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Humanities LibreTexts

11.2: Sources

  • Page ID
    25435
    • Alexandra Glynn, Kelli Hallsten-Erickson & Amy Jo Swing
    • North Hennepin Community College & Lake Superior College

    It is possible to divide sources up into categories. You can save time in writing by focusing on the best sources. This is true in academic assignments as well as writing you may do for a job.

    Types of sources

    A useful way to categorize sources is as follows:

    • Excellent sources. The best sources to use are called primary sources. These are the actual text of a work, such as an eyewitness report, the word-for-word law, the text of the most important book/s in the field, or, (sometimes, but rarely) the text of the important article in the most important journal/s in the field. An excellent source is any text that important experts and stakeholders turn to when they have to make a decision in real life about any given topic.
    • Good sources. Articles (online and in print) and books written by academics about the topic area you chose. Also, dictionaries, encyclopedias, and textbooks.
    • Other sources. Magazine and newspaper articles, or articles authored for use on the internet only.

    Examples of types of sources

    • If I am writing about Shakespeare, an excellent source is Shakespeare himself. A good source is a book written recently by a scholar about Shakespeare.
    • If I am writing about the criminal mind, excellent sources are articles and books about the criminal mind, as well as important court cases and texts of law and psychology that govern how we deal with and think about the criminal mind.
    • If I am writing about how my summer vacation went, the first most excellent source would be myself. The second would be my mom, or other people who know the most about what I did.
    • If I am writing to argue for or against a local bar ordinance in my hometown, excellent sources would be the text of the ordinance itself and a statement given by the chief of police. Good sources would be articles in academic journals about local bar ordinances as well as any articles in local newspapers that cover the topic of the ordinance carefully.
    • If I am writing about American policy on the war in Afghanistan, an excellent source would be a government document that governs the policy of the war today. Another excellent source would be a widely-read book or article about the war written by an expert in the field. A good source would be an academic journal article about the war written by an academic.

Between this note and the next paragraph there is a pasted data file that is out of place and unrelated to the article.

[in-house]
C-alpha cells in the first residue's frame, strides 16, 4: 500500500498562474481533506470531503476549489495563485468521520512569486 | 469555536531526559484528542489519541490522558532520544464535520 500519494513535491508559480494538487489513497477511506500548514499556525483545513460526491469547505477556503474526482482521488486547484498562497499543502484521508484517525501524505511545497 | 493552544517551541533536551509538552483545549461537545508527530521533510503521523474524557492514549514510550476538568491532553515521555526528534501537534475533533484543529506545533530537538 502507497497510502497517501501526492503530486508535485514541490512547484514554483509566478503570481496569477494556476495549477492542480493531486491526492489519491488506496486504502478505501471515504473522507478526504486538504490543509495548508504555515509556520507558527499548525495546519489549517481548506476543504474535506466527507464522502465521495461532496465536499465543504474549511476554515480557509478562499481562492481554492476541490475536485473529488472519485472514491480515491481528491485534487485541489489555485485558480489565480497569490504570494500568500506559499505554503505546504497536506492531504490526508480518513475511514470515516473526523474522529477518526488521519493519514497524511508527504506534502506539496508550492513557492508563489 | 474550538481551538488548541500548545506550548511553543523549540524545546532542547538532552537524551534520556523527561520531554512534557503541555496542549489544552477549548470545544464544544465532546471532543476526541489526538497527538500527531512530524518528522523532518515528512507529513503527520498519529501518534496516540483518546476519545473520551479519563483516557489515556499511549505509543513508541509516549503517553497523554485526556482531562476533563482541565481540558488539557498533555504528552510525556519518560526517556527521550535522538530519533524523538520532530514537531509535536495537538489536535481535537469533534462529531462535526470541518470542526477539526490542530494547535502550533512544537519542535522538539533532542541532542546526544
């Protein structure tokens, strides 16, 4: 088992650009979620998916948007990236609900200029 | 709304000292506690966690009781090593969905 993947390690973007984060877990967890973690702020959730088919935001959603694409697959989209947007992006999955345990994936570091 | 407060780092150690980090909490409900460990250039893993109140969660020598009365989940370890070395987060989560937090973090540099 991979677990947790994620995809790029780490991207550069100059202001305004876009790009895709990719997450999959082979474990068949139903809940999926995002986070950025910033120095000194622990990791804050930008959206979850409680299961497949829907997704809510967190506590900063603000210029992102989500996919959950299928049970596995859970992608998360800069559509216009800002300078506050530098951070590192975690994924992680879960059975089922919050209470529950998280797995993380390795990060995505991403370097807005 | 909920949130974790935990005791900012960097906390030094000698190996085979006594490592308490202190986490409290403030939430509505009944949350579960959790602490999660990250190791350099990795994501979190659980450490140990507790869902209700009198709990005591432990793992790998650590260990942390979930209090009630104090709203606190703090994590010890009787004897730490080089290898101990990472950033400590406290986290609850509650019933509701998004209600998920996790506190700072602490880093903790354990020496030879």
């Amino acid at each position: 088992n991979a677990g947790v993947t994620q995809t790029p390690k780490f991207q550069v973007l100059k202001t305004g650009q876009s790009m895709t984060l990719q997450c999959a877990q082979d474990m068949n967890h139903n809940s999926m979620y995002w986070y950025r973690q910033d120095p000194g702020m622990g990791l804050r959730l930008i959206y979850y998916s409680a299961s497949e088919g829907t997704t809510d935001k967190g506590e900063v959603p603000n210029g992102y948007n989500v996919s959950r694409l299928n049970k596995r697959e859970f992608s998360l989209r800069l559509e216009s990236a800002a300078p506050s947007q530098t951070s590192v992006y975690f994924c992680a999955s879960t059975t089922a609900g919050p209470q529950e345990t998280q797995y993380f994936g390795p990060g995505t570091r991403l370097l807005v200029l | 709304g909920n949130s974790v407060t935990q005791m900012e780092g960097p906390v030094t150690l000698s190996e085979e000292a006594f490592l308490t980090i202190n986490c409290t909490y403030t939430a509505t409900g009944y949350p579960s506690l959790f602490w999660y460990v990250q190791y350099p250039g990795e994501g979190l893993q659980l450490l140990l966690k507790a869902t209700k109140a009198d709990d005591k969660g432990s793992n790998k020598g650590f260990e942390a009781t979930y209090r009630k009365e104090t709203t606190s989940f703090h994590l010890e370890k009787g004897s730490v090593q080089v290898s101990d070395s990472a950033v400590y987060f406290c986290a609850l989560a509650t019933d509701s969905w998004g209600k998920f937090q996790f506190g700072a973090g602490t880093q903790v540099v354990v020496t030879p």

In general, original texts and those texts that people read and routinely refer to are the best texts.

    A tip for finding sources

    Read the abstract first, to see if you need to read the entire article. If there is no abstract, read the first few paragraphs to see if you need to read the entire article.

    Finding sources

    Where do you find information on a topic? Google it, obviously! Yes, in the early college courses you’re taking, the internet likely has all the information you’ll need to address your writing topics. This might also be true in the working world. There are many other resources, however, worth your consideration. Varying your source type will make your research stronger and show that you’re a thoughtful writer.

    Also, remember: you need to consider your audience and purpose before you start your research to determine what that group might need in terms of outside sources.

    Finding sources: Basic search engines

    The information you need is right at your fingertips. This is a cliché for a reason: it’s true! Going online is the easiest way to research your topic. Most of us use Google, but Ask, Bing, Yahoo, among others are also popular, and we can easily pull these up on desktops or laptops or as apps on our smartphones. Yes, it’s easy to find information using a search, especially when the search engine offers search terms for us as we’re typing in what we’d like to find.

    There are a few things to watch out for, though. First, many search engines will give you search results based on previous searches. This means that when you Google “political correctness,” the search results you get might be different than your buddy Malcolm’s, which might also be different than Ariana’s. Also, you want to be clear about your search terms. Instead of searching for “Lyme disease,” which will likely give you a basic definition along with over 60,000 results in less than a second (that's a LOT of information!), search for “Lyme disease Minnesota” or “Lyme disease alternative treatment” for more specific information and data. You can also type in questions, like “Can Lyme disease be cured?”

    Remember, though, that just because a source looks good, that doesn’t mean it is good. And by “good,” we mean appropriately scholarly or professional for your topic and purpose.